Books by Anna Quindlen
NPR stories about Anna Quindlen
In 1963 Betty Friedan published a groundbreaking work that empowered a generation of women. With World War II over, women who had been working were told to find fulfillment at home. "The moment was so pregnant and ready for an explosion," says New York Times columnist Gail Collins.
When she was a teen, Lois Lowry had seen the "dirty" books her classmates passed around on the playground. But A Tree Grows in Brooklyn was different. It was gritty, raw and utterly fascinating.
The Pulitzer Prize-winning former New York Times columnist's new memoir explores her past, present and future — her relationships with her parents and children, her faith, her career and her feelings about herself over the past five decades.
In her new book Lots of Candles, Plenty of Cake, Anna Quindlen says she "wouldn't be 25 again on a bet, or even 40." Her humorous memoir celebrates the confidence and contentment of women in their 50s.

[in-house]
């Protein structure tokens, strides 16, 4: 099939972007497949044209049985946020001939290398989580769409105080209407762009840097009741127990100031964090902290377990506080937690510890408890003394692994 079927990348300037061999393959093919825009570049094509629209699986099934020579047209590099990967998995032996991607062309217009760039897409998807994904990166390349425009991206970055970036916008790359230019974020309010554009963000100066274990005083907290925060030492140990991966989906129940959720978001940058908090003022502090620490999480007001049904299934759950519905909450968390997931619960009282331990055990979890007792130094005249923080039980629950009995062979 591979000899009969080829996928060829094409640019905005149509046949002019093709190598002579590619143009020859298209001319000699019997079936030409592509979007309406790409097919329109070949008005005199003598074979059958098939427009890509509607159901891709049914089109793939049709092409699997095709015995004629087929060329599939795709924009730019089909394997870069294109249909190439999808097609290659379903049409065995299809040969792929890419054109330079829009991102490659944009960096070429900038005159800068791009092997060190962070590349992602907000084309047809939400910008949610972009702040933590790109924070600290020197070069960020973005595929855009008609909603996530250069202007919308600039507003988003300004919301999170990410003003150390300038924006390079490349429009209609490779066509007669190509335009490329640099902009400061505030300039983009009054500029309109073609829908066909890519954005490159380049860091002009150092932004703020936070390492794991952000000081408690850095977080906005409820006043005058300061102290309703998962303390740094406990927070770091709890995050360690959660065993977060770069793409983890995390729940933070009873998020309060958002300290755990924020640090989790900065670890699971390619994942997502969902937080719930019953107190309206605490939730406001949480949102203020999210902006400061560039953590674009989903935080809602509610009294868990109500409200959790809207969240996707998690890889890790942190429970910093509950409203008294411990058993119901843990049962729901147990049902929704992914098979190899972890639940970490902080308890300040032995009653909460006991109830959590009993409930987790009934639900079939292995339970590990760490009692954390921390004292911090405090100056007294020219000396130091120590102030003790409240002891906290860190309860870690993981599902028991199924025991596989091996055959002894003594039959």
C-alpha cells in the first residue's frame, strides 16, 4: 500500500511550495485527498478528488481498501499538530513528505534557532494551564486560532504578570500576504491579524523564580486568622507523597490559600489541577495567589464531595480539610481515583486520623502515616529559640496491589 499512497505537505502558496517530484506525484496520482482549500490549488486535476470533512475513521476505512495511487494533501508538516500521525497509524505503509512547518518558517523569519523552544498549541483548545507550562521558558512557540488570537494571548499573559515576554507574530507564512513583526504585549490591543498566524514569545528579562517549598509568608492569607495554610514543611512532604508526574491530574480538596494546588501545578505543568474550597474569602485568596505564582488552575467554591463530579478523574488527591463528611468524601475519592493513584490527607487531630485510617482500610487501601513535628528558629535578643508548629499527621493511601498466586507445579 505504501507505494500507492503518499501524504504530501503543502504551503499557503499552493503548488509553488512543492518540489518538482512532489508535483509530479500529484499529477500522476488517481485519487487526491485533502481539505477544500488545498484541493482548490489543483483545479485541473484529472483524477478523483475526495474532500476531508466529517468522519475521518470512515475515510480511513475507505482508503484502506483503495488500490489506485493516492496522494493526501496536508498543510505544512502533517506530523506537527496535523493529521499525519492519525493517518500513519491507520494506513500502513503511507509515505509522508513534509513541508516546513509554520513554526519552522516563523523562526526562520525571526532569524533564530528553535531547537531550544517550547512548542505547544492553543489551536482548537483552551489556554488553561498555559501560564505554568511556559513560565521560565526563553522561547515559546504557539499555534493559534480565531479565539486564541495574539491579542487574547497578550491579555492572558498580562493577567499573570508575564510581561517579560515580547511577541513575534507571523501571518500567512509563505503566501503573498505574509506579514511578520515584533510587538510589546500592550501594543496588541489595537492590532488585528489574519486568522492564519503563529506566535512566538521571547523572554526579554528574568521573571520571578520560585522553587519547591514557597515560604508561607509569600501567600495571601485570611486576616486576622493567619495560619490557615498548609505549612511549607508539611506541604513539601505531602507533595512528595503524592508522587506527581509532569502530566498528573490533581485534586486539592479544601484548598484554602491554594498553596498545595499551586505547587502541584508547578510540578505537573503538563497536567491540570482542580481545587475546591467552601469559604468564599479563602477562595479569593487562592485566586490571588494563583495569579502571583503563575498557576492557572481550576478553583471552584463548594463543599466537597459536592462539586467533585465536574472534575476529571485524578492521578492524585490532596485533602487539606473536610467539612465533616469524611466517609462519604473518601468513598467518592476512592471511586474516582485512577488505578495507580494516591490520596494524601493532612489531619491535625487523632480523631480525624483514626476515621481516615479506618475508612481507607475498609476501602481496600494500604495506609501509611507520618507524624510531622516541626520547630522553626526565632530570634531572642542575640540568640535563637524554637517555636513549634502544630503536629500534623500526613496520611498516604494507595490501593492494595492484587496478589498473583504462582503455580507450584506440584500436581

Jennifer Egan paints an inventive portrait of a record executive and his employee, while Anna Quindlen plumbs the life of a suburban mother. Mitch Albom tells the story of two clergymen, Carol Burnett remembers her TV variety show, and Marion Meade looks at the wacky life of writer Nathanael West.
The best-selling author explores her darker side in Every Last One, a tale about a mother whose ordinary suburban life is shattered when her family is violently traumatized by a trusted friend.
As a girl, Peggy Orenstein may have spent her summers in Wisconsin, but her heart was often farther east. She recounts her love for Betty Smith's A Tree Grows in Brooklyn and its hard, touching lessons about the difference between what is right and what is true.